Located on the Mississippi River bluff near the site of the massacre of the Natchez Indians, now a National Historic Landmark, this home was a Union headquarters during the Civil War.
BROWSE YEAR-ROUND TOURS
Open for tours year-round, for over 80 years Natchez has opened the doors to some of America’s most exquisite homes and gardens. No matter what time of year you choose to visit this beautiful city on the mighty Mississippi, historic house tours await you. Each home tells its own story, docents at each site will share the rich history of those who lived, worked or visited these heritage sites, while pointing out significant architectural and decorative arts and architectural details. Browse the buildings below and book your Natchez tour online.
Also known as the Henderson-Britton Mansion, Magnolia Hall is a Greek Revival style building. Visitors can examine historic clothing in the museum on the second floor.
A Palatial Greek Revival antebellum residence, this house is furnished with period antiques and original Stanton Family pieces and has delicately arched millwork in halls and parlors.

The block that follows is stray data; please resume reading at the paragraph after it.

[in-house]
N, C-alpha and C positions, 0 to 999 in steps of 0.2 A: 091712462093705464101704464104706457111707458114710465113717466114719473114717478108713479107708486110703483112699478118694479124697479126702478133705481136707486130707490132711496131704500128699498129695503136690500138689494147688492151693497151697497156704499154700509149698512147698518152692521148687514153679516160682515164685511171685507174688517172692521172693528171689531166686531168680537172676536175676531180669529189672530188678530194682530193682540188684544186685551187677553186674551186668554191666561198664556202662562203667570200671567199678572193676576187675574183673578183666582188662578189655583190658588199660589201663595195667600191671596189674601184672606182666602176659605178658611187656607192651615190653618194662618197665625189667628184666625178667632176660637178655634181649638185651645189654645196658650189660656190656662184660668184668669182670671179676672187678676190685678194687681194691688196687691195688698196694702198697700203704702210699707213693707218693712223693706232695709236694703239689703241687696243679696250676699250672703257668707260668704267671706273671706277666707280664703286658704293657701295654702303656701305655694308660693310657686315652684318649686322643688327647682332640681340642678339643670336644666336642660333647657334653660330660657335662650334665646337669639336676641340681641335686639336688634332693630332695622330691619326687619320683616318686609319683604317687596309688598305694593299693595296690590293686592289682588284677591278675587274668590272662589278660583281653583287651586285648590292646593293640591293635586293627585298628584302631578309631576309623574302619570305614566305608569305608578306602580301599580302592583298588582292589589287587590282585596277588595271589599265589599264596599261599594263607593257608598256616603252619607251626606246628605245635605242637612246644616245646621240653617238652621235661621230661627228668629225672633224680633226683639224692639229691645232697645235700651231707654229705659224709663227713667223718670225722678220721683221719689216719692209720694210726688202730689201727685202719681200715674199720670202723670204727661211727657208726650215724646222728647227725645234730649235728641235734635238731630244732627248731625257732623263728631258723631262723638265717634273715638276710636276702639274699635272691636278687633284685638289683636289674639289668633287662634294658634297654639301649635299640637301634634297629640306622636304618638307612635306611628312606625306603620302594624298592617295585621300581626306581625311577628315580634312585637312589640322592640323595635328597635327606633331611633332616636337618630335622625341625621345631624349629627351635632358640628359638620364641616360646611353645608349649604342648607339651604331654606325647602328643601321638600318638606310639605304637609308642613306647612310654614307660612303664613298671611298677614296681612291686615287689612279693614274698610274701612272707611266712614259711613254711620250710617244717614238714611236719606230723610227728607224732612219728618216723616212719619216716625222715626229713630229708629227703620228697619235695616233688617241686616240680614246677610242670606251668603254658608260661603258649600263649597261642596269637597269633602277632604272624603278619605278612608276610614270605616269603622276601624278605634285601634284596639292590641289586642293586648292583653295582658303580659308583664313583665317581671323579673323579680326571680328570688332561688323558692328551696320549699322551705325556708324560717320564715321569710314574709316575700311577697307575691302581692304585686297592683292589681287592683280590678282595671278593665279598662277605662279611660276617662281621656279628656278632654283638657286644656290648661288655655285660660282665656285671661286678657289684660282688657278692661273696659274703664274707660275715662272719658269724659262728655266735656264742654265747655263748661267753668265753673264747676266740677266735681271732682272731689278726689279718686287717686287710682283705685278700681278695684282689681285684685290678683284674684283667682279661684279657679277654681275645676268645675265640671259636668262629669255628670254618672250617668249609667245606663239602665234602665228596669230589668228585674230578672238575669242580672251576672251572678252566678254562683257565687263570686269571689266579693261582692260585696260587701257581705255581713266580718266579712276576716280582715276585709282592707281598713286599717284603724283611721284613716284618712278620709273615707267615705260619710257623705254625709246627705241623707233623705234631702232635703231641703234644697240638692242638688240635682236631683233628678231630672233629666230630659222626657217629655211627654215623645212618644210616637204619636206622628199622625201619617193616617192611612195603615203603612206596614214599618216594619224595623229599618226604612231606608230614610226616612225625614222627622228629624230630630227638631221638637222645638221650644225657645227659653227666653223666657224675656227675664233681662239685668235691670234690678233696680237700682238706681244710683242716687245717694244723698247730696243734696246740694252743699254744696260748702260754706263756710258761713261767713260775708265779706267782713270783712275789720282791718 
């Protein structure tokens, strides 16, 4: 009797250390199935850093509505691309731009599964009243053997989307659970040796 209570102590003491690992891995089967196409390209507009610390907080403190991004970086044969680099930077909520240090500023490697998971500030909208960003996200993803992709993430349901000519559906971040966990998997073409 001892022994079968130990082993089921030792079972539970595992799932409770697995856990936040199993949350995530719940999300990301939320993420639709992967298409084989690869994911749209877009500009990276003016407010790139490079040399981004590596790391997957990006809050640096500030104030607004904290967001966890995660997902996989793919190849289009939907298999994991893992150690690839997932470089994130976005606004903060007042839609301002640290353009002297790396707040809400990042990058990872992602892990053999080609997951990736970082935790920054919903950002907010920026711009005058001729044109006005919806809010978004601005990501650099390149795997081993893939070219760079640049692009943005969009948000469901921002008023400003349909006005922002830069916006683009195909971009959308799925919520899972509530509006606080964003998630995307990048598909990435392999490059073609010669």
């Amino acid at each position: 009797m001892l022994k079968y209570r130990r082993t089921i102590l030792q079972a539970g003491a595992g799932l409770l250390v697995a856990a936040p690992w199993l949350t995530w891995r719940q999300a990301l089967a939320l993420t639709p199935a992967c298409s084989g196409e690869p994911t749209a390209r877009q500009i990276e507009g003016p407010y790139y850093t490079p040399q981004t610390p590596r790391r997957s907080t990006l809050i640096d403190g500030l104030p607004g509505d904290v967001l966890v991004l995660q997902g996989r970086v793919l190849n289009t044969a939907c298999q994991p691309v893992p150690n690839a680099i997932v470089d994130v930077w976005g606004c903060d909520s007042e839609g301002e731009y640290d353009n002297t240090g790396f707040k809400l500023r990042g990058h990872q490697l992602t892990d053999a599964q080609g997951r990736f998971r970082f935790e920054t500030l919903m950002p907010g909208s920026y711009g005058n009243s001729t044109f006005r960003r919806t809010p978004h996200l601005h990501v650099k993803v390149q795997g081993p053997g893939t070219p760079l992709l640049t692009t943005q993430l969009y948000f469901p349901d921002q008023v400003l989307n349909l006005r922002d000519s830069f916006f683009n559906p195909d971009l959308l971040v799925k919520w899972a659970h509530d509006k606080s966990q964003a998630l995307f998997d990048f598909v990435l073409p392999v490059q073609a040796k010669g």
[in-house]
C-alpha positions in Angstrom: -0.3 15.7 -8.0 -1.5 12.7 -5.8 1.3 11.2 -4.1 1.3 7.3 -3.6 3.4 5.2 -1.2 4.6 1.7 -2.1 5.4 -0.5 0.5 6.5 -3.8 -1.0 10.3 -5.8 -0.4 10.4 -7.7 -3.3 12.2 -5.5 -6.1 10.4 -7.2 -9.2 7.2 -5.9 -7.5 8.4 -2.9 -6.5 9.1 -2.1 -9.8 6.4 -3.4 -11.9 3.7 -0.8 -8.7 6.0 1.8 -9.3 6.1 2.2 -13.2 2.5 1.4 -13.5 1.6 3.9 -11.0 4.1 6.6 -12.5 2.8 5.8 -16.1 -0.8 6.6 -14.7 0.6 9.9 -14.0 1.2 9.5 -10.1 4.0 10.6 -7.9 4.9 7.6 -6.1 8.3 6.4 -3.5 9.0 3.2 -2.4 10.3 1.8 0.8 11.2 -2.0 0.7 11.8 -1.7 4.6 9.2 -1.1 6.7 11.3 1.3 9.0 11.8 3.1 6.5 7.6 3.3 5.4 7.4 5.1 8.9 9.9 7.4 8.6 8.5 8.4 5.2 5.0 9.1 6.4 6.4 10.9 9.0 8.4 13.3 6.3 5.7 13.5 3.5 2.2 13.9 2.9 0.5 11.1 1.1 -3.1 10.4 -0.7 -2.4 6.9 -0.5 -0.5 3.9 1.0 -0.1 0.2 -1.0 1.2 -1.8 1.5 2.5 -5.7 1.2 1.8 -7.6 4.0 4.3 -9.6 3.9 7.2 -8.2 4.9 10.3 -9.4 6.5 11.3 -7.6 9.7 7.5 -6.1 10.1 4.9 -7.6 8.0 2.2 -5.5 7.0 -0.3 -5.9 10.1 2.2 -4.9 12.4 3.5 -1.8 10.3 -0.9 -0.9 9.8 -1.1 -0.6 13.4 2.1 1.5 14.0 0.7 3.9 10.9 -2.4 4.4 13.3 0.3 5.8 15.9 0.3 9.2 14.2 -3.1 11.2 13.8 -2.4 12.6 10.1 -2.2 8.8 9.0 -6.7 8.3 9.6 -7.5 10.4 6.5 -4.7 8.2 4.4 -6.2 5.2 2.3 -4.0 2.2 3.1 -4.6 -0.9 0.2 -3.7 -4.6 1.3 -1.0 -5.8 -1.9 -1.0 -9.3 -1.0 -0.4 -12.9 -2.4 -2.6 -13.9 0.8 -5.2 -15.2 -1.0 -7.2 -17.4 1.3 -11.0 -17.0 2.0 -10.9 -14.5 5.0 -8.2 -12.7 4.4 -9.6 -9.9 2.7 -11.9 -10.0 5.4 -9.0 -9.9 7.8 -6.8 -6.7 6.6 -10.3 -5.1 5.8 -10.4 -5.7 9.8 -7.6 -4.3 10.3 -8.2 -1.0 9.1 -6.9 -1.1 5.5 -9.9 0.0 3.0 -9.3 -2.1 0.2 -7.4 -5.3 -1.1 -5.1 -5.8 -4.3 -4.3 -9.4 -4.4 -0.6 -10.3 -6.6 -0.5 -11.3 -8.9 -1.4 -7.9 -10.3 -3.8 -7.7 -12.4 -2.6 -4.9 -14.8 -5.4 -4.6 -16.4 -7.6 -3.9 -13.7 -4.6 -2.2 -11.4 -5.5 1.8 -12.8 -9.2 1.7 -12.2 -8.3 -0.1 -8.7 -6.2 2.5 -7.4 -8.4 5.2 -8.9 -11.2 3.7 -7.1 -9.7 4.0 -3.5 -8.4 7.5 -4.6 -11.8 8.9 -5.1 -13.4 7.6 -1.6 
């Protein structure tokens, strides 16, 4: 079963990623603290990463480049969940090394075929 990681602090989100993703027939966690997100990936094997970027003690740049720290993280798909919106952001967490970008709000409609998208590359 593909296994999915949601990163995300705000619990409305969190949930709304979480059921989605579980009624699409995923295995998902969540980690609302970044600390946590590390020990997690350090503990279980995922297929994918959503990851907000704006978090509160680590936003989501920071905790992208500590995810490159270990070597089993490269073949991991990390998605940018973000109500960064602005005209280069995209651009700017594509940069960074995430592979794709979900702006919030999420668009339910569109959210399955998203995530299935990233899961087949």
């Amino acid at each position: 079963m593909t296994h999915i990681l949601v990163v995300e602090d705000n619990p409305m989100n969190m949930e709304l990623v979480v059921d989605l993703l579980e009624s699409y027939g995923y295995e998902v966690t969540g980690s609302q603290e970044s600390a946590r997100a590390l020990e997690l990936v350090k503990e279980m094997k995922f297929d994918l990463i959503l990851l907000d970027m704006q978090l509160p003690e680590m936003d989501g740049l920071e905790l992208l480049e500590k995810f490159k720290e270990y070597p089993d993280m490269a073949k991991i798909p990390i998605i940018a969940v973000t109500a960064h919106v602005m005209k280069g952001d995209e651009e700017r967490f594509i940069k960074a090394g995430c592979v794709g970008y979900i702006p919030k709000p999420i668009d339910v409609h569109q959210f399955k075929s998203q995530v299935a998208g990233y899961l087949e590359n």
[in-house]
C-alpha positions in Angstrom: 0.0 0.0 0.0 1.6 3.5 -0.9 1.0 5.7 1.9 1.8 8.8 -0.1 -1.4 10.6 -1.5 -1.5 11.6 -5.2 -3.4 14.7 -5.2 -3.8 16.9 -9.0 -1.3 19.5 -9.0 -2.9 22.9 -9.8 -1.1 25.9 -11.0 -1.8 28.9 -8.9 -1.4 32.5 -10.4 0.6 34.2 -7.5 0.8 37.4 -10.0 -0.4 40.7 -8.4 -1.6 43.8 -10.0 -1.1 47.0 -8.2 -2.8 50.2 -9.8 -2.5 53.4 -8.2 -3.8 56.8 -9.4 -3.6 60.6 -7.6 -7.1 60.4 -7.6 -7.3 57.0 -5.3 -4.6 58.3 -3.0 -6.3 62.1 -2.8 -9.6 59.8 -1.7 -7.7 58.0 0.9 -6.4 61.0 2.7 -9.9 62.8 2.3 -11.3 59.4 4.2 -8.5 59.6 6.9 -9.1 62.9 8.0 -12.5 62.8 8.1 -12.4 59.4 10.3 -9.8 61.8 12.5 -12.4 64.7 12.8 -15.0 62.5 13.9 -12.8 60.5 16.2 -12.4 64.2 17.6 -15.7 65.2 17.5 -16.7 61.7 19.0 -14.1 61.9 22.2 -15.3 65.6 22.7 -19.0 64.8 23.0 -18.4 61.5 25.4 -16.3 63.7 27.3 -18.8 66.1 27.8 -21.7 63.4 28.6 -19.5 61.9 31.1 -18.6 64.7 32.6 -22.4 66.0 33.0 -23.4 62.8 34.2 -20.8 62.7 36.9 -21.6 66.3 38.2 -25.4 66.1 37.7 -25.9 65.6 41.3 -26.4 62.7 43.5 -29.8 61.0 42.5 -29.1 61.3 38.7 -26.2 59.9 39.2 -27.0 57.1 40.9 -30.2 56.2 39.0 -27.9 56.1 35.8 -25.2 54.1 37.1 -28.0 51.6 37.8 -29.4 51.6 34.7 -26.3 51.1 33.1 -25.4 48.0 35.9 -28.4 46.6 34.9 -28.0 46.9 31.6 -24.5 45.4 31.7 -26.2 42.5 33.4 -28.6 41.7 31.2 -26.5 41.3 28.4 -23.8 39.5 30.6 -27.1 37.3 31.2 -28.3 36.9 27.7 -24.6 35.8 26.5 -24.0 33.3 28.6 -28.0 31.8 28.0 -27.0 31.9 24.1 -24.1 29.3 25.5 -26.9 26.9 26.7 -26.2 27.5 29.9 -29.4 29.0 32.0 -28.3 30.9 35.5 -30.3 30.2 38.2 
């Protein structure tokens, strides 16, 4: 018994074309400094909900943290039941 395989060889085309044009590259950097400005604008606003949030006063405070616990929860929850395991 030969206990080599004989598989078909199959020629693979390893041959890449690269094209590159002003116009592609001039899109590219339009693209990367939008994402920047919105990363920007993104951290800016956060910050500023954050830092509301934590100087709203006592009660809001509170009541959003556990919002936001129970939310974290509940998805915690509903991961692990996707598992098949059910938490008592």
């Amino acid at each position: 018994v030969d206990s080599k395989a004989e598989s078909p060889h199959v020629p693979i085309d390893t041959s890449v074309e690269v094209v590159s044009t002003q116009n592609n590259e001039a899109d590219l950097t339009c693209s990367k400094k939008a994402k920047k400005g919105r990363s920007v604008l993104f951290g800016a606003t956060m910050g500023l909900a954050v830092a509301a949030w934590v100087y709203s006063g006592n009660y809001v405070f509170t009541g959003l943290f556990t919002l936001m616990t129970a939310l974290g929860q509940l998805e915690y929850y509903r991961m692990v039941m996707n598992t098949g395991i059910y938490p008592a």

Longwood Mansion is the largest octagonal house in America with the original furnishings and tools still intact. Construction was halted by the Civil War, and it is now a National Historic Landmark.
Furnished with William IV and Early American Empire, this house’s style transitioned from Federal to Greek Revival while still including an exceptional late-Federal staircase.
Also known as Connelly’s Tavern, this 18th-century Merchants house on Canal Street is the site where the American flag was raised in 1797 by Andrew Ellicott in defiance of Spain.
With beautiful architecture and original Zuber wallpaper, this house is now occupied by descendants of the original builder, on land owned by the family since the 1780s.
As the home of the first Mississippi Attorney General, this National Historic Landmark established the style of the columned portico in the South and boasts a freestanding spiral staircase.